the deceased ; Martha Brown, the housekeeper ; and her sister ; 
Mrs. Brown, and Mrs. Wainwright. There were several gentle- 
men followed the corpse whom we did not know. All the shops 
in Haworth were closed, and the people filled every pew, and the 

1 Arthur Bell Nicholls died on Monday, December 3, 1906, aged 90, and was buried 
in the new churchyard of Banagher. 


aisles in the church, and many shed tears during the impressive 
reading of the service for the burial of the dead, by the vicar. 
The body of Mr. Bronte was laid within the altar rails, by the 
side of his daughter Charlotte. He is the last that can be interred 
inside of Haworth Church. On the coffin was this inscription : 
'Patrick Bronte, died June 7th, 1861, aged 84 years. 1 

His will, which was proved at Wakefield, 1 left the bulk 
of his property, as was natural, to the son-in-law who had 
faithfully served and tended him for the six years which 
succeeded Charlotte Bronte's death. 

There are also other documents concerning the autho- 
rised biography, as, for example, the following from Mary 
Taylor ; 

Letter 704 


WELLINGTON, April igfb, '56. 

DEAR ELLEN, I got your letter a week ago, that is 5 months 
after it was written. It has been the same with those from John 
and from Amelia. It is quite old-fashioned to be so long without 
news from England 1 There were 3 mails due at once, Your 
letter is most interesting concerning poor Charlotte's Life. If, 
for the sake of those who behaved ill to her, the truth cannot be 

1 Extracted from the Principal Registry of the Probate Divorce and Admiralty 
Division of the High Court of Justice. 

Being of sound mind and judgment ', in the name of God the Father, Son, and Holy 
Ghost, /, PATRICK BRONTE, B.A., Incumbent of Haworth, in the Parish of Bradford 
and county of York, make this my last Will and Testament : I leave forty pounds to be 
equally divided amongst all my brothers and sisters to -whom / gave considerable sums 
in times past ; And I direct the same sum of forty pounds to be sent for distribution to 
Mr. Hugh Bronte", Ballinasceaugh^ near Loughbrickland^ Ireland ; / leave thirty 
pounds to my servant ', Martha Brown, as a token of regard for long and faithful services 
to me and my children ; To my beloved and esteemed son-in-law, the Rev. Arthur Bell 
NichollS) JB.A., 2 leave and bequeath the residue of my personal estate of every description 
which I shall be possessed of at my death for his own absolute benefit; And I make him- 
my sole executor ; And I revoke all former and other Wills ^ in witness whereof /, the 
said PATRICK BRONTE, have to this my last Will^ contained in this sheet of paper > set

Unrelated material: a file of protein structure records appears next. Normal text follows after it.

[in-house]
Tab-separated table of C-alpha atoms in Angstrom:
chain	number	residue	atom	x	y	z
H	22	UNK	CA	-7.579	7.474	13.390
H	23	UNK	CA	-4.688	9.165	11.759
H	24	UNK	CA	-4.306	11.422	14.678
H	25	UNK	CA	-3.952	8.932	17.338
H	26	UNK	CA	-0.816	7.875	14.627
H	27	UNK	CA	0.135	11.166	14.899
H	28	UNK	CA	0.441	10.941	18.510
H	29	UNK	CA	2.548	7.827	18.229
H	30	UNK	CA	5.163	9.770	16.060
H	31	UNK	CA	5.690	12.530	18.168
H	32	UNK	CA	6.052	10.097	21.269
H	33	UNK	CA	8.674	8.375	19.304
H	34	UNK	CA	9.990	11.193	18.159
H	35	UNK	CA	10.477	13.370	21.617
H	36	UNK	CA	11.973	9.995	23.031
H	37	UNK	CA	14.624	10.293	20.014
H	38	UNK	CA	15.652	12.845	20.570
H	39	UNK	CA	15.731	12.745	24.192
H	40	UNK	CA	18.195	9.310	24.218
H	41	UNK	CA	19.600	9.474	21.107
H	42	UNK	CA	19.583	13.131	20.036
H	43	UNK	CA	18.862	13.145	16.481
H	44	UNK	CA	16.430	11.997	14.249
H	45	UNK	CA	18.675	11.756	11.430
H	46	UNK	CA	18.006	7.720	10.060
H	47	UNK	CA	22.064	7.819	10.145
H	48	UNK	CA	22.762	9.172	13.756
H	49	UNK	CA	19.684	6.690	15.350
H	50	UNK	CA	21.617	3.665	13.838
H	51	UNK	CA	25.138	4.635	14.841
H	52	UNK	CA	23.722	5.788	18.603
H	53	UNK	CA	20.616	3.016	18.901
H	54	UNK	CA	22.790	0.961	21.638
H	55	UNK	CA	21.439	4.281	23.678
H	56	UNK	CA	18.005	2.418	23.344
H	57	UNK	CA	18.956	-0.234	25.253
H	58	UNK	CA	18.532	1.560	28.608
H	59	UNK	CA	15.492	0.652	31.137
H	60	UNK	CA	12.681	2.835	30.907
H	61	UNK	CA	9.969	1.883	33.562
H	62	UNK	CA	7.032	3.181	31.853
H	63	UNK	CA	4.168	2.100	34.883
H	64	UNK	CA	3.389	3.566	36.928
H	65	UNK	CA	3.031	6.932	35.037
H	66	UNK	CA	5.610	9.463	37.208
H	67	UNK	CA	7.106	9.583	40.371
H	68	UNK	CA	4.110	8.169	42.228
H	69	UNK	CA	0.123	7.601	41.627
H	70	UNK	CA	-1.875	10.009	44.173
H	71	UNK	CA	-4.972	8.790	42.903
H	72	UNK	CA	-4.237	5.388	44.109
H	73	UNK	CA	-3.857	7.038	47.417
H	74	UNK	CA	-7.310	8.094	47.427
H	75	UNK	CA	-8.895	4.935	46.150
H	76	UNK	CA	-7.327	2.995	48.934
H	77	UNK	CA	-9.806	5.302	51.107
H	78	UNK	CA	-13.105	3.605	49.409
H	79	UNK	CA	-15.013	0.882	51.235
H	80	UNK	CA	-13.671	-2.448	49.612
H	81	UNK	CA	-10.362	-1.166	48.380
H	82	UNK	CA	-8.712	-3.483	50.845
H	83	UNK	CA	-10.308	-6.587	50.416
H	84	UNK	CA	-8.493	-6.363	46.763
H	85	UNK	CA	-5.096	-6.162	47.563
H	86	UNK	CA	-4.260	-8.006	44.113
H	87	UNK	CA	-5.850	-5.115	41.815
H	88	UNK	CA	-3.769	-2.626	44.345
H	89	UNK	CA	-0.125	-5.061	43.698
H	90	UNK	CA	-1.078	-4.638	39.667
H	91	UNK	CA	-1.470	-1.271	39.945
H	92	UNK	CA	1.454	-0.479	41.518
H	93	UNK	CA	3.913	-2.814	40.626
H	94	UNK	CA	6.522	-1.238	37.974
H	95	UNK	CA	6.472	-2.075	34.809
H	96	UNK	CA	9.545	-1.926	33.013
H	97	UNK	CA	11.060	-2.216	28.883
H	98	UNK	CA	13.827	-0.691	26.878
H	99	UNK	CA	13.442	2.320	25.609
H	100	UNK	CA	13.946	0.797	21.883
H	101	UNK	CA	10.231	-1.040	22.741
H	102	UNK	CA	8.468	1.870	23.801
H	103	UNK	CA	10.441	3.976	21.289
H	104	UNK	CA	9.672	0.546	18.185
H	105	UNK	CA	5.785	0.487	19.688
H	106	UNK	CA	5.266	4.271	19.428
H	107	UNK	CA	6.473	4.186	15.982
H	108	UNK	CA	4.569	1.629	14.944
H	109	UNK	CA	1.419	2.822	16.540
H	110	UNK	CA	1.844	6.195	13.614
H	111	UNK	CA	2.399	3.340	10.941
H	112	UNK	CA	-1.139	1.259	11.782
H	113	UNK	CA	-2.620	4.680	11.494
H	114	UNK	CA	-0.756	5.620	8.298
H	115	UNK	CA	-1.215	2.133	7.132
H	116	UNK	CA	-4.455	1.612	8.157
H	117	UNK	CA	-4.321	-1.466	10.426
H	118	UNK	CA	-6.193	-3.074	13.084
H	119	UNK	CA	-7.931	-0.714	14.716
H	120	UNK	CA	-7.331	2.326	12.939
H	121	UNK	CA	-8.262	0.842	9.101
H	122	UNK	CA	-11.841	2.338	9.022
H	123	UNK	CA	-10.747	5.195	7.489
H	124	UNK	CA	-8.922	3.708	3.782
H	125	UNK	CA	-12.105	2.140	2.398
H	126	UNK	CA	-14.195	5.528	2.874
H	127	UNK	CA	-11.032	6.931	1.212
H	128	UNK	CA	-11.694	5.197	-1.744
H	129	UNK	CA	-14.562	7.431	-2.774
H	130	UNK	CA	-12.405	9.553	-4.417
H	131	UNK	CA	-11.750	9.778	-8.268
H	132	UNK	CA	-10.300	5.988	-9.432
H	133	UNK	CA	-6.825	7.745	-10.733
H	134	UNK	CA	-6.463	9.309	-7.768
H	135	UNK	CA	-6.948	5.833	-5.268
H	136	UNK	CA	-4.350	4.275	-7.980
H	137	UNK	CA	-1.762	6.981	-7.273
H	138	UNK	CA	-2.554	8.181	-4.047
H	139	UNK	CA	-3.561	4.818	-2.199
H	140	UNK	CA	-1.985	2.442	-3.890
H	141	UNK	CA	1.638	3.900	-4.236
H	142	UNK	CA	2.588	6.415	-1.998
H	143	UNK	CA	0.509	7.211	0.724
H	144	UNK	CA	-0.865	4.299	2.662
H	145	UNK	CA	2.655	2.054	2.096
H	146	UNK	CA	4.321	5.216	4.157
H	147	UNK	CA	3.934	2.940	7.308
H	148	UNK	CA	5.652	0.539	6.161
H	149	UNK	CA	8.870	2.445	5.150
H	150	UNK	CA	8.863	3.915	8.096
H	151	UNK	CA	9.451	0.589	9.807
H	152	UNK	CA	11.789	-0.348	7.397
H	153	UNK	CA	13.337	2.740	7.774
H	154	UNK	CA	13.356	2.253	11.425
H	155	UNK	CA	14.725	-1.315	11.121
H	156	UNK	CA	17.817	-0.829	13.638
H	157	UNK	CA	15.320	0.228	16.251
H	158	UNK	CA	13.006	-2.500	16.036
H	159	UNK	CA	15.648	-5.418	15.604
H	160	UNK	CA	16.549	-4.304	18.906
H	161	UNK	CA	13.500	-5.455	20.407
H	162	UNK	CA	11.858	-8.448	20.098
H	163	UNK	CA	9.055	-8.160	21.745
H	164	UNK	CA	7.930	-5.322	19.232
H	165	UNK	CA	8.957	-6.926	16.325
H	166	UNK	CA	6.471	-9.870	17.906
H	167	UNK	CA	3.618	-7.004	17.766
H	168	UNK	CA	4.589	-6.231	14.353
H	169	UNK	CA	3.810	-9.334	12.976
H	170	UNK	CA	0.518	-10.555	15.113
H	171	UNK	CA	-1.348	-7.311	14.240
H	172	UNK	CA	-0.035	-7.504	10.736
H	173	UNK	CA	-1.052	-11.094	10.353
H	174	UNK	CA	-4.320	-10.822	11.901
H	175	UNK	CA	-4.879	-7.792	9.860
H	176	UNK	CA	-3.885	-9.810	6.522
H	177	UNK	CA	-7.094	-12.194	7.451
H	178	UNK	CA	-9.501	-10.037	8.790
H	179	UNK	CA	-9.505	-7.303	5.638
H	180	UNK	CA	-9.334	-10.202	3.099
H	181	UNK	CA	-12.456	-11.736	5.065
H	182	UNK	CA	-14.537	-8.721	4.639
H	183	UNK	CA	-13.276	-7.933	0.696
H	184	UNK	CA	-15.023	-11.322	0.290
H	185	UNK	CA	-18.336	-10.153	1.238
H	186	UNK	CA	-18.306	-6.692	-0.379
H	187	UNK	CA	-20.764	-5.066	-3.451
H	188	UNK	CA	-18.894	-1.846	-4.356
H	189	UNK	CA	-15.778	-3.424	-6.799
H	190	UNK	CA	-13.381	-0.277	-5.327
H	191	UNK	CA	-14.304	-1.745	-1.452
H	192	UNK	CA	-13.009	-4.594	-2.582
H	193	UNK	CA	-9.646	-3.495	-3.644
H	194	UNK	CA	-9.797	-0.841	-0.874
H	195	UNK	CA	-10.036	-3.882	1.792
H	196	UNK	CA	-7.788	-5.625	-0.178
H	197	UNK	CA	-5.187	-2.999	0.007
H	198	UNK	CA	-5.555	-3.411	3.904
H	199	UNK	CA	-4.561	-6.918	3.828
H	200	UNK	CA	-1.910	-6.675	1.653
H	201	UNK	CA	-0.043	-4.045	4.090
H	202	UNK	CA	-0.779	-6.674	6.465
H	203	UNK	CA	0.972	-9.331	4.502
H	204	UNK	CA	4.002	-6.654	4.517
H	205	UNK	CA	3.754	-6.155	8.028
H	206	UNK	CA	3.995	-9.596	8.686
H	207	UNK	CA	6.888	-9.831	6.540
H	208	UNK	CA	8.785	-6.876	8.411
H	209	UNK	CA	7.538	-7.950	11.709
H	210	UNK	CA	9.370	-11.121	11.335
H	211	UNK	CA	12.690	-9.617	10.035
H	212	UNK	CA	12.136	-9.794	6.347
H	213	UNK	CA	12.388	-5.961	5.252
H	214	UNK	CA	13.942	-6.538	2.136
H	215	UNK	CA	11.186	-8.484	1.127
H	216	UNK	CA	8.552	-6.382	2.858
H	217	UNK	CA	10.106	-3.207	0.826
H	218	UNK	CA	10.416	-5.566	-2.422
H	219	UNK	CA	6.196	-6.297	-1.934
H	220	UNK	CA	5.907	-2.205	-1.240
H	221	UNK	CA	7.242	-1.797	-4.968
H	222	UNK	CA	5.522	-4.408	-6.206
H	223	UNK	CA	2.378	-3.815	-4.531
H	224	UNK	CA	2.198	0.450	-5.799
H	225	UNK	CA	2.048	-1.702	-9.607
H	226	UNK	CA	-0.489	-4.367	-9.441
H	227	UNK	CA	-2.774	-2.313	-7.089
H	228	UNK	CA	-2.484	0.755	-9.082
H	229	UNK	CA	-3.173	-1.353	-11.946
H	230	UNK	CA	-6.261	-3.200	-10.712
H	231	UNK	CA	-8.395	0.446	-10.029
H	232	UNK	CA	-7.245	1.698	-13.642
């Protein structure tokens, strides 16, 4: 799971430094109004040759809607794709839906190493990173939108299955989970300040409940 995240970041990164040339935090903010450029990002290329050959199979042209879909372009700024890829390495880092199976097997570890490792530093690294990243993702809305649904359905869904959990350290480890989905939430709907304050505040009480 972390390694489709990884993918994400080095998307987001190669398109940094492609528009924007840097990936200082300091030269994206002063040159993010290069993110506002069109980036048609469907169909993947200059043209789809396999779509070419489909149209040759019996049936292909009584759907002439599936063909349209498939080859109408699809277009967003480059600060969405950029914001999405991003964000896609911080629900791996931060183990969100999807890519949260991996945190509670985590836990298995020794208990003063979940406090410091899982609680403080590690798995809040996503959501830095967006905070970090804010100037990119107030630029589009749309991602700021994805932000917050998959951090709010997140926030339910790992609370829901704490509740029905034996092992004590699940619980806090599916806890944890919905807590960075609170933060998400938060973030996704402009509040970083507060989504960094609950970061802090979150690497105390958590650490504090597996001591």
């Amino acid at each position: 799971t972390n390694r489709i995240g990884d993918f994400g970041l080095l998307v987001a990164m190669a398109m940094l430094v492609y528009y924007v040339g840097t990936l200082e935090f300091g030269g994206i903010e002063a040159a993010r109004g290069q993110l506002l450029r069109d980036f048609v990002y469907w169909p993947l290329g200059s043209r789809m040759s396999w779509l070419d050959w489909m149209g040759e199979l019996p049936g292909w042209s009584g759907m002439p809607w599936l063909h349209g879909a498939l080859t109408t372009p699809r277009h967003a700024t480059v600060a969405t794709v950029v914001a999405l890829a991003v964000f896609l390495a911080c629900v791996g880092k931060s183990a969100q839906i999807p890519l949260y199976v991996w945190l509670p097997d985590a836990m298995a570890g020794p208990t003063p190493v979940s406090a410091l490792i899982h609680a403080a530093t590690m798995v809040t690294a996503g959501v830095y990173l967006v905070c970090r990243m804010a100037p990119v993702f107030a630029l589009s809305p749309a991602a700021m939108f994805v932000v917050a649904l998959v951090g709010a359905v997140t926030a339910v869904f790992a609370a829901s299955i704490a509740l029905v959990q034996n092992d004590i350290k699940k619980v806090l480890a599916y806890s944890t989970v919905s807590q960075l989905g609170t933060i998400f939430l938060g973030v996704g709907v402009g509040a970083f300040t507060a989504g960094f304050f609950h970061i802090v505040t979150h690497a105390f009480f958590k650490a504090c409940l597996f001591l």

my hand this twentieth day of June, one thousand eight hundred and fifty "five. 

PATRICK BRONTE. Signed and acknowledged by the said PATRICK BRONTfi as his 
Will in the presence of us present at the same time> and who in his presence and in the 
presence of each other have hereunto subscribed our names as witnesses: JOSEPH R.EDMAN, 


spoken, still people should not tell lies. The fact reached me 
even here that Mr. Bronte did not choose his daughter should 
marry she wrote to me that she once dismissed Mr. Nicholls 
because he (her papa) was so angry that she was frightened 
frightened for him. It was long after, years I think, that she 
told him that she had determined to see Mr, Nicholls again, and 
without positively saying yes, to retract her refusal. I can never 
think without gloomy anger of Charlotte's sacrifices to the selfish 
old man. How well we know that, had she left him entirely and 
succeeded in gaining wealth, and name, and influence, she would 
have had all the world lauding her to the skies for any trivial 
act of generosity that would have cost her nothing ! But how on 
earth is all this to be set straight ! Mrs Gaskell seems far too 
able a woman to put her head into such a wasp nest, as she 
would raise about her by speaking the truth of living people. 
How she will get through with it I can't imagine. Charlotte 
once wrote to me that Miss Martineau had no bump of secretive- 
ness at all, and that she (Charlotte) had dropped her acquaintance 
on that account. I am very curious about Miss Martineau's life. 
What do you mean about her having written it is it published ? 
Otherwise how do you know what she has said of Charlotte? 

Your account of Joe and Amelia agrees with the impression 
Amelia's letters give me. She writes late at night and seems to 
have spent her time nursing until every other idea has gone out 
of her head. She gives no news, mentions no friends, and seems 
to know nothing but how unhappy she is. This want of power 
to turn her thoughts abroad shows more depression than she 
herself is aware of. But what remedy? No one can take her 
place, even if they had the authority to send her away. Her 
very mind gets warped by the constant strain on it I begin now 
to incline to John's opinion that Joe's hopelessness is a symptom 
of his disorder and not to be believed in. John seems to think he 
will get better by slow degrees. 

We have been in danger of a terrible misfortune here. A fire 
broke out in a lot of warehouses at 2 o'clock in the morning a 
week ago (3rd May) and was not subdued till five. It was so 
calm (a most unusual thing) that the smoke and flame rose 
perpendicularly, If there had been any wind at all, all our end 
of the town must have been burnt. We roof our houses with 
thin pieces of wood put on like slates, and a slight breeze would 
have set a dozen roofs on fire at once. Waring's place is about